ADDICTION & RECOVERY Category in Blog

Talking to Your Teen

Marijuana – legal or otherwise – is a hot topic. The national debate on the legalization of marijuana as well as many states’ legalization of marijuana, has helped normalize use for many teens. This new landscape does not change the fact, however, that all mind-altering substances – including marijuana – are harmful for the still-developing teen brain.

Marijuana can have detrimental effects and is not as benign as some teens believe, or want their parents to believe. Marijuana can increase risk of chronic cough, bronchitis and schizophrenia in susceptible individuals. It may also increase risk of anxiety, depression and a series of attitude and personality changes. These changes can include declining performance in school/school avoidance, disordered eating and sleeping problems. Marijuana, just like any other drug, can lead to addiction. It affects the brain’s reward system in the same way as all other drugs of addiction; and the likelihood of addiction increases considerably for those who start young. Even occasional use of marijuana can cause teens to engage in risky behavior, find themselves in vulnerable situations and make dangerous decisions – combining marijuana with alcohol, driving while high, engaging in unsafe sexual activity – while under the influence.

It is more important than ever for caring adults to protect teens’ health and development by addressing this issue early and often. Believe it or not, as influential as peers and friends are, parents/guardians/other caring adults are the most powerful influence in a teen’s life; and can help guide them toward healthy choices and away from harmful behaviors.

If you hear or see something that concerns you, take an initial step – as a caring adult – and simply let this teen know that you are worried. An initial conversation expressing your concern is a good place to start.

How to Talk AND Listen to Your Teen:

DO:

  • Do keep an open mind and withhold judgment. While this can be challenging, try to preserve a position of objectivity.
  • Do be clear about your goals and perhaps write them down. You can look back afterward and review what went well, what did not go well, which goals were met, which goals were saved for a later date.
  • Do find a comfortable setting and use a more spontaneous, casual introduction to the talk, in order to minimize teen anxiety. Although well-intentioned, “We need to talk,” tends not to set you up for success. Taking a walk with your teen or sitting down together outside of your home is usually more effective. Look for a place that feels less confined, but is not too distracting.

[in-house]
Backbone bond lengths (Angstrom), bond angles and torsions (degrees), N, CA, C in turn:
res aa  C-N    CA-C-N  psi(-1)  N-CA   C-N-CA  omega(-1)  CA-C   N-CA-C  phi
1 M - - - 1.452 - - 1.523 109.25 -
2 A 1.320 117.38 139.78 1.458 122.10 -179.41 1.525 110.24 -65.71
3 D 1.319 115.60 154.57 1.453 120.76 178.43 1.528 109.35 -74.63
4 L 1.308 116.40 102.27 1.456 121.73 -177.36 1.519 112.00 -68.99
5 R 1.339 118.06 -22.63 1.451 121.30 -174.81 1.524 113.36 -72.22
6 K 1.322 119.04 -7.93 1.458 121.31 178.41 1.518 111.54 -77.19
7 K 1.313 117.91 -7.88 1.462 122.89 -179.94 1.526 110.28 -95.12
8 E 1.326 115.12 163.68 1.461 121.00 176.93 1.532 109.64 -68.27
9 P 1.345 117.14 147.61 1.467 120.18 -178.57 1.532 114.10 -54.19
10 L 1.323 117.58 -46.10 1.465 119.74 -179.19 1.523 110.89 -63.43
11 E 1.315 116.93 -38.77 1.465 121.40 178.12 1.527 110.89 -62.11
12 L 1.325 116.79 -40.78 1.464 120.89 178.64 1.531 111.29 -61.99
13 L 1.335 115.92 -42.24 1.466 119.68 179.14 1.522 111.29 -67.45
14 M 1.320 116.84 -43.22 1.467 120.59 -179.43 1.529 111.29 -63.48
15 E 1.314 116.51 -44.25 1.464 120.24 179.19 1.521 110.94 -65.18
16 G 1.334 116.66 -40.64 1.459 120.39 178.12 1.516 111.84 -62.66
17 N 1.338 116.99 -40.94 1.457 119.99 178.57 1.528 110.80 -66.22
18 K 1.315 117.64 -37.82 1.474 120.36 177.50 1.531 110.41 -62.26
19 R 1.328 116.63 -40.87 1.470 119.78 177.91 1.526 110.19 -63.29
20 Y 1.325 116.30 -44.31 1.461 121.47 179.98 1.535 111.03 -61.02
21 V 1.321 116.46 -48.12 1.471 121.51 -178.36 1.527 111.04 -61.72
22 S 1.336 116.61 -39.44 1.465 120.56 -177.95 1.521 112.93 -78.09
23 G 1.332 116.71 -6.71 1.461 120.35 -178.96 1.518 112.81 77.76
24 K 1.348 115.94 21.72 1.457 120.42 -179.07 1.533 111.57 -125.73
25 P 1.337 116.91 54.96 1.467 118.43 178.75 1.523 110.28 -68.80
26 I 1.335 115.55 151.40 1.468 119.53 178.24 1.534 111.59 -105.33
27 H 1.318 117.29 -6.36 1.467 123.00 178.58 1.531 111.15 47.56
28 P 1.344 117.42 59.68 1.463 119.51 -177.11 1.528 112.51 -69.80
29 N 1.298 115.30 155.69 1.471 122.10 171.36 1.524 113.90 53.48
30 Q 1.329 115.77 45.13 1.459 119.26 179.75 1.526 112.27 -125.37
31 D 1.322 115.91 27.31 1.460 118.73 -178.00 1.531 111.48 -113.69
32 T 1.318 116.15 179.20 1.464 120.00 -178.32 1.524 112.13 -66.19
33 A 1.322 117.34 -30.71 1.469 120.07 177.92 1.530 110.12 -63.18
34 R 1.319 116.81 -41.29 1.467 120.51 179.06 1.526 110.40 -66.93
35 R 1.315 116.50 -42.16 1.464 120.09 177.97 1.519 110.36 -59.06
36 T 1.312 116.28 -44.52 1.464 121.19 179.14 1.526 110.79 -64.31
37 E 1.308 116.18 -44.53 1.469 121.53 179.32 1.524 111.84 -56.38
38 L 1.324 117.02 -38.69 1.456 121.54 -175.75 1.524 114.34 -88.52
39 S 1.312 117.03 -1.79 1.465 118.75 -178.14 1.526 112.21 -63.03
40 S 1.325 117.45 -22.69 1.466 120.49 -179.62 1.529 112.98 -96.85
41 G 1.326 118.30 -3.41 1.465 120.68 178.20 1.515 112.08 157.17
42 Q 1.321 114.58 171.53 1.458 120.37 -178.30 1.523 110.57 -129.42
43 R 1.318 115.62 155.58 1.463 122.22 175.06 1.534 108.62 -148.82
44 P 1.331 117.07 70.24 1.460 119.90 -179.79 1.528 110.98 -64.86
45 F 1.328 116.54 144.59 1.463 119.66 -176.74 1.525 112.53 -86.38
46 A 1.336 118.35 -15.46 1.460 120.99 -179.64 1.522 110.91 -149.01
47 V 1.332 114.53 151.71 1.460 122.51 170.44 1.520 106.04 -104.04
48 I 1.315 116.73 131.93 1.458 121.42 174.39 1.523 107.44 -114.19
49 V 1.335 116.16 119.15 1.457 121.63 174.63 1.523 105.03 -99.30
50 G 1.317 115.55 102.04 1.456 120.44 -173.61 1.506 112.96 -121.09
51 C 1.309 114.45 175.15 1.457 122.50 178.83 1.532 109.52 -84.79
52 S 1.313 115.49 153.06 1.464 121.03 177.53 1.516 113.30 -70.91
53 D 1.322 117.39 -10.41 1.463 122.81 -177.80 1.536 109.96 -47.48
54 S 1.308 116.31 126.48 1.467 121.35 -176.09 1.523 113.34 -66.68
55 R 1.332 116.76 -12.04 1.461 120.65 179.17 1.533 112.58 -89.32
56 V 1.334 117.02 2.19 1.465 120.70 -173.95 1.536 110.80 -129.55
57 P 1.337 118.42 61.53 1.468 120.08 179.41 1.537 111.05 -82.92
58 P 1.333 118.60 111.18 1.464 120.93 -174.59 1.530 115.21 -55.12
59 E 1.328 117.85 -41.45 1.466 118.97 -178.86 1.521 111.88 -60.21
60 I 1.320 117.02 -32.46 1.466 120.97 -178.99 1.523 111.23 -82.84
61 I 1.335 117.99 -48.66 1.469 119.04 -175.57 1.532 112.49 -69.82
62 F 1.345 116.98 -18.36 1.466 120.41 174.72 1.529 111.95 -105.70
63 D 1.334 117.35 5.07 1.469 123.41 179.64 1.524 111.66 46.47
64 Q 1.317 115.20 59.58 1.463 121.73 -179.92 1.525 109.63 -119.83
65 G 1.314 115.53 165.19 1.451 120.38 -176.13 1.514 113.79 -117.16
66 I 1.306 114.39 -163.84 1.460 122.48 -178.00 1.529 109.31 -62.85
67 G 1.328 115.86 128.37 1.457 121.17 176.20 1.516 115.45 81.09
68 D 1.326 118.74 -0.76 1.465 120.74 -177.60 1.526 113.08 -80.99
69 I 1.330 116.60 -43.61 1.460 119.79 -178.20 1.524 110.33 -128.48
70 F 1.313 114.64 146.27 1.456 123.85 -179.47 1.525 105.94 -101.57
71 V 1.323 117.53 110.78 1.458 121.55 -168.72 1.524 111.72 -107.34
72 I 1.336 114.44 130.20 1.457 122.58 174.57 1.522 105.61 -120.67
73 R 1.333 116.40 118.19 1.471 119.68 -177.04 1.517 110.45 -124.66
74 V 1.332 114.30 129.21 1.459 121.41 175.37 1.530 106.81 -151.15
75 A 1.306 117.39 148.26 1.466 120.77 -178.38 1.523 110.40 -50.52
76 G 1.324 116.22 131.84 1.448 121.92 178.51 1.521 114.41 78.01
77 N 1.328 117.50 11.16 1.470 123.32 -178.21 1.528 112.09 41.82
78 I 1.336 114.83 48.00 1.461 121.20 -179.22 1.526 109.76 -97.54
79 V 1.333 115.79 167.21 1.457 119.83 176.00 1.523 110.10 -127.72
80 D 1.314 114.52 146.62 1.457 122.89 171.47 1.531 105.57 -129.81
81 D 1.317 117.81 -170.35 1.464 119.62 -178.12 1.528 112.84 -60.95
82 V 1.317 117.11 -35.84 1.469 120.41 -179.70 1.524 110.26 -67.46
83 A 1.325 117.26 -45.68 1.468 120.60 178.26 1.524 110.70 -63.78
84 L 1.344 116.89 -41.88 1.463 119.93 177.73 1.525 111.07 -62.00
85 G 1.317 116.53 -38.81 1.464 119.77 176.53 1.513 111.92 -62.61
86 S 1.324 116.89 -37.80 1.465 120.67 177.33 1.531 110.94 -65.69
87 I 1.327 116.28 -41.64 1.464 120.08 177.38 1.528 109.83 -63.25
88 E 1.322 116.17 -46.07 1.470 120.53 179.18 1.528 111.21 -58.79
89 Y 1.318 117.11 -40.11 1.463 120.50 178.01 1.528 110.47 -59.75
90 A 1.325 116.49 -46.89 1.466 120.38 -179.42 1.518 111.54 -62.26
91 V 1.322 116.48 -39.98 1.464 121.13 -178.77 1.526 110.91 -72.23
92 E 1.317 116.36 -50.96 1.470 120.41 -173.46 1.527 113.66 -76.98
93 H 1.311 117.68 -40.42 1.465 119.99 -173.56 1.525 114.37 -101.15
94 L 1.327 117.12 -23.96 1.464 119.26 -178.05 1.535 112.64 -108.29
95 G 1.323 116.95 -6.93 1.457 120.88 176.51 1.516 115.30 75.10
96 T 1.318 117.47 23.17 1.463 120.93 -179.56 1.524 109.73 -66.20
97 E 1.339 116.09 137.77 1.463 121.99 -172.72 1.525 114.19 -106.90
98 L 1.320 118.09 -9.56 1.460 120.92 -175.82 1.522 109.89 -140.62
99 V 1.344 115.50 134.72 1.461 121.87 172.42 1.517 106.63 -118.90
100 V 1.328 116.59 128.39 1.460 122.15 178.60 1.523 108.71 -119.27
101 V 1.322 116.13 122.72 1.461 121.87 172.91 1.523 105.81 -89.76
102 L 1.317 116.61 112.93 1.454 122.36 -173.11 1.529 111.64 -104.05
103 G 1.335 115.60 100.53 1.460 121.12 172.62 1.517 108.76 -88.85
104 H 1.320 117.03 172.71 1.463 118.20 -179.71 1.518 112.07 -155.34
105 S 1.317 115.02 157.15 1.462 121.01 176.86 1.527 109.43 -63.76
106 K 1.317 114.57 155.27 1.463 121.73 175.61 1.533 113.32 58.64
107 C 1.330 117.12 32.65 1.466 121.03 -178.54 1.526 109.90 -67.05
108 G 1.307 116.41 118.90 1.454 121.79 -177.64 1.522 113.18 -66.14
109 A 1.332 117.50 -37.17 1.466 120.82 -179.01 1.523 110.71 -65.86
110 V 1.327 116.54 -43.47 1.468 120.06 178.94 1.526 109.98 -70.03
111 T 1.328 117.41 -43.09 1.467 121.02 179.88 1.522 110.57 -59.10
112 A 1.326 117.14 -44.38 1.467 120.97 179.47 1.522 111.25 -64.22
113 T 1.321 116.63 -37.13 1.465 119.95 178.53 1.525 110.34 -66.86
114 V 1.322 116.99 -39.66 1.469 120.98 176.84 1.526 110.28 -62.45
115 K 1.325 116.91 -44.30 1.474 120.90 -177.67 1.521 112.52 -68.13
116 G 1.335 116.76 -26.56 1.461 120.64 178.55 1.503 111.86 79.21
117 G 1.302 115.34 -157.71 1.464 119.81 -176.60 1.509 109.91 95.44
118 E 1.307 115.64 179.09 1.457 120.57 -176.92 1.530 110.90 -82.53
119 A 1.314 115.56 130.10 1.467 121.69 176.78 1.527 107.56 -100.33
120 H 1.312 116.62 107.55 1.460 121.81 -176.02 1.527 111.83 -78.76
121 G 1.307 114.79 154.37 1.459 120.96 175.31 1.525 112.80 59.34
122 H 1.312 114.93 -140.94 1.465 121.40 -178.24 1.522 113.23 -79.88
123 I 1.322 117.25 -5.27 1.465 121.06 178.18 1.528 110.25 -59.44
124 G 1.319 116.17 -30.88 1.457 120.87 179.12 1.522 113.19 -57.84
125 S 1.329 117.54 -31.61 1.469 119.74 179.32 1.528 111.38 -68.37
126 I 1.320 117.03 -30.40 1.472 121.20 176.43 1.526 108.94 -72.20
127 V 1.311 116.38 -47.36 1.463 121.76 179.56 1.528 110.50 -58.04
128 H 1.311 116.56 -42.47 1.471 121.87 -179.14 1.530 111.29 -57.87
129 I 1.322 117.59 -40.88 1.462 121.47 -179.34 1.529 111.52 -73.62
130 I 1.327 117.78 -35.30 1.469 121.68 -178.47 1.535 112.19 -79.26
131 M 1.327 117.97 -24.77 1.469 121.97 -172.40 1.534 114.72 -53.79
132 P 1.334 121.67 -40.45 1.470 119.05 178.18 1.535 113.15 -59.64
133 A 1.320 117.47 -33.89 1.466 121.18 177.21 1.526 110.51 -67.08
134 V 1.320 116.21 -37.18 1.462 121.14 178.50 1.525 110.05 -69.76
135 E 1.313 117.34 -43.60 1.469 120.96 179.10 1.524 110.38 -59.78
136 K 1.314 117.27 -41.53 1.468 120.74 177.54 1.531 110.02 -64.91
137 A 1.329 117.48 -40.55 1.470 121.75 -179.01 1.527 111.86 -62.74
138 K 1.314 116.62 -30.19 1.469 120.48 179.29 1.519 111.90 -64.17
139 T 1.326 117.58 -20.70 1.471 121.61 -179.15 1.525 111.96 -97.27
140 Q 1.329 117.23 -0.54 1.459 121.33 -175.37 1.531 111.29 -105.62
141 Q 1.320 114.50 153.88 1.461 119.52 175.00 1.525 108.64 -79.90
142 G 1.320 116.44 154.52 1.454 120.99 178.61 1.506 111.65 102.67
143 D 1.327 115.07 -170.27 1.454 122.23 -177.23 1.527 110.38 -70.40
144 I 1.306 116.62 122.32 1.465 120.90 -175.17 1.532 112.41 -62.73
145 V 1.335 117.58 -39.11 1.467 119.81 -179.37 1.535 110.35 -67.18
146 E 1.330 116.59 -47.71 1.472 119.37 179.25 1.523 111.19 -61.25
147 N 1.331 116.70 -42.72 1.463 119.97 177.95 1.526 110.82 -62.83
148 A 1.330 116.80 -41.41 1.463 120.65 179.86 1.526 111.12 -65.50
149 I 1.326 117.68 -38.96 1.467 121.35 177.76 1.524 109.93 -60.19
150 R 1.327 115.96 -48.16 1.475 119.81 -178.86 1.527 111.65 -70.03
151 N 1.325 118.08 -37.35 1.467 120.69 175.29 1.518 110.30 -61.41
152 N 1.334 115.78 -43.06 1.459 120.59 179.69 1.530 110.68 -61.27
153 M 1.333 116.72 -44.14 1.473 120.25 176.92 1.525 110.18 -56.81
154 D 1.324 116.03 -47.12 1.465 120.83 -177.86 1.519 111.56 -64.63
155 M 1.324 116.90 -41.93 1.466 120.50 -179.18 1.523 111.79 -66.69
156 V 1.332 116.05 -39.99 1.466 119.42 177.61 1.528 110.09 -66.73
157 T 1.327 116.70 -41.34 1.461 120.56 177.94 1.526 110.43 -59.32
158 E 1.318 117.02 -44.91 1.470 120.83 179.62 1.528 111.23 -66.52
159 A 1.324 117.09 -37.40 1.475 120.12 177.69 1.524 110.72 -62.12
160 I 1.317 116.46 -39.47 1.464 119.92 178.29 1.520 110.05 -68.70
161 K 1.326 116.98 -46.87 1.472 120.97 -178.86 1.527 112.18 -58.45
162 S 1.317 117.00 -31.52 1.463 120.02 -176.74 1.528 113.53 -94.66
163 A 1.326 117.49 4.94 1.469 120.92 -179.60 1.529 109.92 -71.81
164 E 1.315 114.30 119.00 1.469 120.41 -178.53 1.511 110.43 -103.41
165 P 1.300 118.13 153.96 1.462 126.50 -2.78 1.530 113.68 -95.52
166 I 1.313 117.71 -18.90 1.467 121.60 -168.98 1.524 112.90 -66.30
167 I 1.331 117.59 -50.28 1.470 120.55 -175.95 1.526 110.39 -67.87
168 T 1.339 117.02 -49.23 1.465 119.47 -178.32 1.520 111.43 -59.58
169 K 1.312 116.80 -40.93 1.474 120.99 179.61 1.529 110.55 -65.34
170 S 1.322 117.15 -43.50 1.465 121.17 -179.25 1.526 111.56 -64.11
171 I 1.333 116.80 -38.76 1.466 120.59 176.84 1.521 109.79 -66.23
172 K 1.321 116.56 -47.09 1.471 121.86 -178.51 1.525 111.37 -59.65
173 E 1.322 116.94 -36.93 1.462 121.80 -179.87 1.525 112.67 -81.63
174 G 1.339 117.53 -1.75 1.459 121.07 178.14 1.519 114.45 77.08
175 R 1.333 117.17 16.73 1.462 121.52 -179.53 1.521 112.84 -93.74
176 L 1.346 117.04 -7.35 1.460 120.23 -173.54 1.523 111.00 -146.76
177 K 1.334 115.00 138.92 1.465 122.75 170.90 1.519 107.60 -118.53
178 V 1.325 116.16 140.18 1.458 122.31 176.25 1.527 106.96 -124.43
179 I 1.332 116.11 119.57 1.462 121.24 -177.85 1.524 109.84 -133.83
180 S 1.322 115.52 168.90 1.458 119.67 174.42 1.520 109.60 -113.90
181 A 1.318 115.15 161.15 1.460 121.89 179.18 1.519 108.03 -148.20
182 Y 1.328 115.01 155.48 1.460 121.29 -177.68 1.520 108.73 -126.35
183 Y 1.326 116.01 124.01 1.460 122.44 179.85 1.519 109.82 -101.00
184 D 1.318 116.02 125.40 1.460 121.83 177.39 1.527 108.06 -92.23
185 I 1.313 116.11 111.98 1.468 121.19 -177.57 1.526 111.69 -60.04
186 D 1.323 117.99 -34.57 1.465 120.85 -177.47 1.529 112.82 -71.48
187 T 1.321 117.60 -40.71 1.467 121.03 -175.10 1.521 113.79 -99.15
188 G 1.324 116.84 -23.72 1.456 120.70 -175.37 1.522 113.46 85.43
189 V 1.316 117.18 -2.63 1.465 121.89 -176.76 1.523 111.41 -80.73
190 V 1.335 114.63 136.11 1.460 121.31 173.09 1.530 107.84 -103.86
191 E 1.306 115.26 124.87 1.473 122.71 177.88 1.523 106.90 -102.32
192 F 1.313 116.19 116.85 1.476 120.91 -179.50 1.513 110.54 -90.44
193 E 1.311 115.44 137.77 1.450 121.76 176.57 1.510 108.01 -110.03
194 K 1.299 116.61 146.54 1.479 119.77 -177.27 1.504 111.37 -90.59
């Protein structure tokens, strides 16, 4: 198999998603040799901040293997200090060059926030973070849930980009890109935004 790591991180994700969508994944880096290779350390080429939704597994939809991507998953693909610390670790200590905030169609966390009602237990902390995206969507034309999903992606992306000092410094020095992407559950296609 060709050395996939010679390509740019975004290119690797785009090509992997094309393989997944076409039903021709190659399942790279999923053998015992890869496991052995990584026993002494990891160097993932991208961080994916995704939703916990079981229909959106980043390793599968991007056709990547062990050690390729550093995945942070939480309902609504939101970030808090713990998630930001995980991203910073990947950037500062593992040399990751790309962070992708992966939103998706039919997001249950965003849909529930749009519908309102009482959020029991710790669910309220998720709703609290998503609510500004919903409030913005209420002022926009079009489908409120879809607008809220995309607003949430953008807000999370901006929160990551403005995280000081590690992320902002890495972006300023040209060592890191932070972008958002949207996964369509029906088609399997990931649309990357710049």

• Do be aware of your own body language. If your teen is sitting, you want to be sitting as well. Be mindful of finger-pointing and crossed arms; these are closed gestures, while uncrossed legs and a relaxed posture are open gestures.

DO NOT:

  • Do not attempt a conversation if your teen is drunk or high, if you are angry, or if you are not prepared. This conversation may be tough and all factors ought to be considered.
  • Do not Lecturing will most likely lead to your teen shutting down, tuning you out, anger or worse. It could be misinterpreted as you disapproving of your teen instead of disapproving of your teen’s actions. This can lead to shame and, in turn, an increase in worrisome behaviors.
  • Do not get defensive. If your teen makes a remark that feels like a personal attack, try to use this as a discussion point by coming from a place of genuine curiosity.
  • Do not just take what your teen says at face value. Listen to your teen’s tone of voice and use your instinct if something does not feel right.

After an initial conversation, you may decide this teen needs more help and guidance than you can personally provide. While this may be scary, many caring adults do not realize that ‘outside help’ does not necessarily come in the form of rehab. You may feel a stigma surrounding mental health concerns, substance abuse and addiction. The most important thing to remember however, is that the student’s/teen’s worrisome behavior is nothing to be ashamed of. You have a responsibility to keep the student/teen in your life healthy and safe, regardless of what others think or say. You may be this adolescent’s biggest advocate and it is crucial to not let embarrassment stand in the way of getting the help this young person needs and deserves. (Click here for our Hallway’s Early Intervention program.)